Social amnesia isn’t the solitary cause of this concerning treatment of the elderly in many African countries. There are several factors that have contributed to this specific loss of value within our cultures and, of course, it is more complicated than simply ‘forgetting’ or not caring for the elderly. Industrialization, lack of resources, historical influences and transitions, as well as the side-effects of urban migration and of diseases such as HIV/AIDS have all, in some way, had an impact on the displacement of the elderly within certain African cultures.

The question now is, how do we change all of this?

September: Highlighting African Photographers


Mozambique: Meanings Behind Women’s Traditional Mussiro Masks

In the northern coastal region and islands of Mozambique, it’s common to come across women with faces covered with a natural white mask, called mussiro or n’siro. The purpose of the mask seems to have evolved over time. Nowadays it tends to be considered more as a means of beautifying the skin, but according to oral accounts, mussiro masks used to carry other subliminal messages related to the civil status of women.

While some meanings might have been lost through history, we pay homage to Mozambican women through this article on what some consider to be one of the strongest brand images of the country.

Matope Jose, from Mozmaníacos, wrote[pt] about the mussiro tradition:

"The Nampula province is traditionally known as the land of “muthiana orera”, or simply beautiful ladies. The women from that region of the country have a technique that is particular to them: they treat the skin from an early age, using a sought-after forest species called mussiro, a plant that by law must be preserved and multiplied, and that is used more generally by communities to cure various diseases, as well as for decorative purposes."

In the following video [pt] by Julio Silva, women from Angoche explain how the tradition has been passed down to today’s generation from their grandparents, and they show how the cream is extracted from the Olax dissitiflora plant using a stone and some water:


"This is the plant that we, as mussiros, use on our faces. It is what you can see on my face, that’s the plant.

I am Fátima, from Angoche. This mussiro, our grandparents first used it to show when a girl was a virgin. Then she would enter a house. They painted themselves with this mussiro to become white, until a boy came along who they fell in love with and married; only afterwards did they stop using the mussiro. Only afterwards, they use the mussiro like this, when someone is outside, in order to be white, to make their faces beautiful. This is mussiro. The plant is in the forest. While we usually go and meet our husbands, the great grandparents go and cut it and start selling it. Now I will show you the way we make the mussiro.”

A post [pt] on the Baía magazine website adds that the tradition of mussiro being used by virgins or by women whose husbands were away is no longer its only usage:

"Nowadays, this paste is widely used and has been “liberalised” for all women, from the north to south of the country, so that it can be used not only by the Makwa or Makonde women, but also by the Manhungue, Machuabo, Maronga, Machope, Matswa, etc. It is already considered to be a beauty treatment used by all women specially concerned with African feminine beauty. Some designers are expecting their models to use this “Afro paste” on major catwalks, as they do at Mozambique Fashion Week."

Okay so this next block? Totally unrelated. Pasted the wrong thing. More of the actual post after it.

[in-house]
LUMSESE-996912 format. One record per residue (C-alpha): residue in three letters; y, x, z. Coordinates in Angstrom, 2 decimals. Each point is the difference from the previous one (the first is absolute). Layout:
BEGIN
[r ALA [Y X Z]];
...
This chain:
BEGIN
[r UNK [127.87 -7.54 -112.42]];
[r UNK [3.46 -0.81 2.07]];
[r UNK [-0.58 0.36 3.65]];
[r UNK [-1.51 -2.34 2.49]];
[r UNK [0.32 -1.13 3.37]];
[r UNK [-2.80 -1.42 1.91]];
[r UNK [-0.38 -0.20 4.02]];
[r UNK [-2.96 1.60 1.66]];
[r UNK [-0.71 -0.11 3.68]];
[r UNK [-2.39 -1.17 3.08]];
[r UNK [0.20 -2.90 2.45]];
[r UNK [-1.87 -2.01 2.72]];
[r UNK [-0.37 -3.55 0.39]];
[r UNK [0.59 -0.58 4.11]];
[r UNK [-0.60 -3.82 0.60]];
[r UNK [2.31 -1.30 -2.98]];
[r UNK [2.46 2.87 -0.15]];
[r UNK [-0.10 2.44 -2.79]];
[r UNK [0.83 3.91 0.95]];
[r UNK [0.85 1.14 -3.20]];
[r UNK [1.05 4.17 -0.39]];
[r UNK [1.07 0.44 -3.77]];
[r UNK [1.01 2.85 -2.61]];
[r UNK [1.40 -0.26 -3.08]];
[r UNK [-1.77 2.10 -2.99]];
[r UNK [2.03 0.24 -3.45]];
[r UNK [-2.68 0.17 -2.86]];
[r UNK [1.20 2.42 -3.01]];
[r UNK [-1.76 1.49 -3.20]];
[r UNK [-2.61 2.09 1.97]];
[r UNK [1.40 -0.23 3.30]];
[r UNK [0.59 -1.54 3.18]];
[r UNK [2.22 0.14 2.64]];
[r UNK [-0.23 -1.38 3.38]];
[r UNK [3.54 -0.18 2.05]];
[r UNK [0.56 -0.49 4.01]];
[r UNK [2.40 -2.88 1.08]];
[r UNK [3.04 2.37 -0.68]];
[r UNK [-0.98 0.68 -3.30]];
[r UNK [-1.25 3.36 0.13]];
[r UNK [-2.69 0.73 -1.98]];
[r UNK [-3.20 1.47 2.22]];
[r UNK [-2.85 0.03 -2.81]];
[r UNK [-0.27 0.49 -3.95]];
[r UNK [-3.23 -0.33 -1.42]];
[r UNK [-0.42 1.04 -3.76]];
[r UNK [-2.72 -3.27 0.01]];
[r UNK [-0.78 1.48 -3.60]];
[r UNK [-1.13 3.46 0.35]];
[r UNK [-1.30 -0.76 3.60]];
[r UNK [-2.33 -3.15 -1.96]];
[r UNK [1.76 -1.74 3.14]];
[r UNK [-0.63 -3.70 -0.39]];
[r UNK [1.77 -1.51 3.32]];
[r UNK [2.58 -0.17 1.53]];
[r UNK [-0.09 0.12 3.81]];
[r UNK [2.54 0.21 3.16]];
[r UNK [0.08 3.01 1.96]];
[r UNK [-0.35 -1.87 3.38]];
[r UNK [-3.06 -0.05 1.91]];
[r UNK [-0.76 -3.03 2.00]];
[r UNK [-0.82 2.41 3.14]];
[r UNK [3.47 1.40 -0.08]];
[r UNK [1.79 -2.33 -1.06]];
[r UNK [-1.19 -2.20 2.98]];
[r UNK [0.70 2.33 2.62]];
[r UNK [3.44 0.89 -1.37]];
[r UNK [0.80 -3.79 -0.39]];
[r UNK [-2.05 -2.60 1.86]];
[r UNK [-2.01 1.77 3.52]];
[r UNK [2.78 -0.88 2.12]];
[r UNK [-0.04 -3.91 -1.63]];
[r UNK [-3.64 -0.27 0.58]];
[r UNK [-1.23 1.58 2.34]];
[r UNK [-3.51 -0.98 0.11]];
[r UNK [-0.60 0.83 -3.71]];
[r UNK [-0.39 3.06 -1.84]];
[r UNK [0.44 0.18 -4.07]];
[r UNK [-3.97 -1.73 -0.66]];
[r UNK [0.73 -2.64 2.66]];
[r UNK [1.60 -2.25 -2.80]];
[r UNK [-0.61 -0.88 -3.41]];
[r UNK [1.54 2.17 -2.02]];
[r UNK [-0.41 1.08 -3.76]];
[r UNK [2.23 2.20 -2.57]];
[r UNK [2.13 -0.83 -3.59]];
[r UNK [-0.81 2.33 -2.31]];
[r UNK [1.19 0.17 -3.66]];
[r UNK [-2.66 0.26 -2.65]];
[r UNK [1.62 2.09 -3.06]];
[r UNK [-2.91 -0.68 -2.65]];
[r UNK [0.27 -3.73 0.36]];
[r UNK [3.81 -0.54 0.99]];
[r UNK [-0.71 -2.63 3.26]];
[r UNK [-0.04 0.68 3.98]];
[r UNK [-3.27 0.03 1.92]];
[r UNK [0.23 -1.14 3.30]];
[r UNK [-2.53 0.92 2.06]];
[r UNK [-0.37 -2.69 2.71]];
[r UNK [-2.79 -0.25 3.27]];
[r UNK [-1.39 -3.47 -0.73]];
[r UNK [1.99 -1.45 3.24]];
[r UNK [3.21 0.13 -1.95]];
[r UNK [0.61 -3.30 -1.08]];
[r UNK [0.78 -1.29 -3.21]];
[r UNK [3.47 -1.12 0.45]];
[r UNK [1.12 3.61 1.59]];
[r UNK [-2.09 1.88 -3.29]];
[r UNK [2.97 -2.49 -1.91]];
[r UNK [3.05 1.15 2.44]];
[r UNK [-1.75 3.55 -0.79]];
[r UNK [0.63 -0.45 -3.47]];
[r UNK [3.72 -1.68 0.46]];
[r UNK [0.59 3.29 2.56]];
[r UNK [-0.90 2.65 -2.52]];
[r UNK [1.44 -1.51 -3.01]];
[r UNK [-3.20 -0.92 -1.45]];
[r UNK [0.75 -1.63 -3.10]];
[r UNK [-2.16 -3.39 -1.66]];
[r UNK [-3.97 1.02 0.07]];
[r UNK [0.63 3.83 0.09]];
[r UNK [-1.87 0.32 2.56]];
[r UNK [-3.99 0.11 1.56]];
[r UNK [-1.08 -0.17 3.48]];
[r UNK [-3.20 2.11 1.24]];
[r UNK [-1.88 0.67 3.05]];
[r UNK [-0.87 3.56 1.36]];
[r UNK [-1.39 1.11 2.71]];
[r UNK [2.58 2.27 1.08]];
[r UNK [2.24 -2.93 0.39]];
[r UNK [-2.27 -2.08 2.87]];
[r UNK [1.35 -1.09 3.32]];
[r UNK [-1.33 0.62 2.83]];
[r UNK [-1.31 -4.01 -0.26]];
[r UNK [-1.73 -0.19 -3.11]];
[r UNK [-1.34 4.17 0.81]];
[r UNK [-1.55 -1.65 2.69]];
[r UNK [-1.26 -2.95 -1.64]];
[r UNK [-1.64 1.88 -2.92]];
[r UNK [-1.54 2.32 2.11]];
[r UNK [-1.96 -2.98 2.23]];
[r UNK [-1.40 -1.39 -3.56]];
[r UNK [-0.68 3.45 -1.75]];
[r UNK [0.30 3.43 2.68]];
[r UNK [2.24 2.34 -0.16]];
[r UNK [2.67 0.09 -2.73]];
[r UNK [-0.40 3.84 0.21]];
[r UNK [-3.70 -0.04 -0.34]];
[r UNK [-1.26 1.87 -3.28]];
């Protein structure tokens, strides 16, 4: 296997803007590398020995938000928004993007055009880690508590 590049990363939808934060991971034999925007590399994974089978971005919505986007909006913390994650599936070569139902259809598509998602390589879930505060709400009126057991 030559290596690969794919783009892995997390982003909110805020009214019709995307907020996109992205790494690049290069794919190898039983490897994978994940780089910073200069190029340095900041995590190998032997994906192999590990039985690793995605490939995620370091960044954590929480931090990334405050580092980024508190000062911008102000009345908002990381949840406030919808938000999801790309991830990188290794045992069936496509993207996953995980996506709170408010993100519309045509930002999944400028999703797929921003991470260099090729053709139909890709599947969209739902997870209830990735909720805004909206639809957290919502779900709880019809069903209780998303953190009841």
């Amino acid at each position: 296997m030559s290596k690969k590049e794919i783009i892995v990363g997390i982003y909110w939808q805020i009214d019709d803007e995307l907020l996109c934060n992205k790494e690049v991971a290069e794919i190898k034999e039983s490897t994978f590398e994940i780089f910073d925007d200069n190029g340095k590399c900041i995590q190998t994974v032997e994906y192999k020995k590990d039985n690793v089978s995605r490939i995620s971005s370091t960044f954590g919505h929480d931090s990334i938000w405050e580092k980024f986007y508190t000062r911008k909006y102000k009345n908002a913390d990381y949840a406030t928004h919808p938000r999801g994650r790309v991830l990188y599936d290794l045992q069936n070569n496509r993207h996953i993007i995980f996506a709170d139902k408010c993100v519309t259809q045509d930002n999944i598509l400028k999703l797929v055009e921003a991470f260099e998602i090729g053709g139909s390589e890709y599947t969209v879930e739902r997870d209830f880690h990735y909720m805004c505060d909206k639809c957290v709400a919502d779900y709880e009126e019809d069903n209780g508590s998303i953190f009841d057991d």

A grandmother cares for her grandchild in Mozambique.

EVENING TUNE: Lizha James ft Uhuru - Quem Ti Mandou

The queen of Mozambican music scene, and arguably one of the greatest musicians to come out of Lusophone African, is back with a brand new multilingual track that sees her teaming up with South African artist Uhuru for the song ‘Quem Ti Mandou’. Literally translating to ‘who sent it’ in Portuguese, the song has a distinct and infectious Southern African house melody that’s a little different to what we’re used to from Lizha James, but the result is definitely a match made in house music heaven.

AUGUST: Celebrating African Women

French photojournalist Olivier Martel has travelled the world capturing images of women across the globe from all walks of life. Here are some of his pictures of women from around the African continent including Mozambique, Libya, Senegal and the Ivory Coast.

Click photos for captions.

AUGUST: Celebrating African Women



Frederico Martins

(via lacarpa)

Exquisite photography done in a style similar to that of Moroccan photographer Hassan Hajjaj’s ‘My Rock Stars' portrait series.

The general Makonde term for tattoo is dinembo (“design” or “decoration”) and the tattooing process usually required one to three sessions with the mpundi wa dinembo (“tattoo design artist”) to produce the desired result.

*If a client’s skin was light, one meeting with the tattooist was usually enough, but those clients with darker complexions paid their tattoo masters several visits. Some boys and girls with darker complexions lost their courage if they had to be tattooed a second or third time and they never completed their tattooing.

Those who ran away were ridiculed and even threatened by the woman who acted as their “godmother” during the dinembo rite, because for the Makonde the tattoo ritual was a sign of courage and “to show I am a Makonde.” One Makonde woman told me that “men would not be interested in a woman without her markings, and it was obligatory to get the tattoos for this reason or else you could not be married.”

At one time, women’s facial tattoos were almost as common as the ndona, or upper lip labret. Makonde labrets are made of black ebony and an upright needle passing close to the nose is usually inserted in its center. This was a sign that the woman had achieved marriageable age. Labret holes were first pierced through the upper lip during a girl’s initiation and enlarged over time.

Makonde tattooing practice was a form of skin-cut tattooing. After the cuts were made with traditional knife-like tattoo implements called chipopo, vegetable carbon from the castor bean plant was rubbed into the incisions producing a dark blue color. The tattoos were then washed with water and then oil prepared from castor beans was applied with a feather for healing purposes.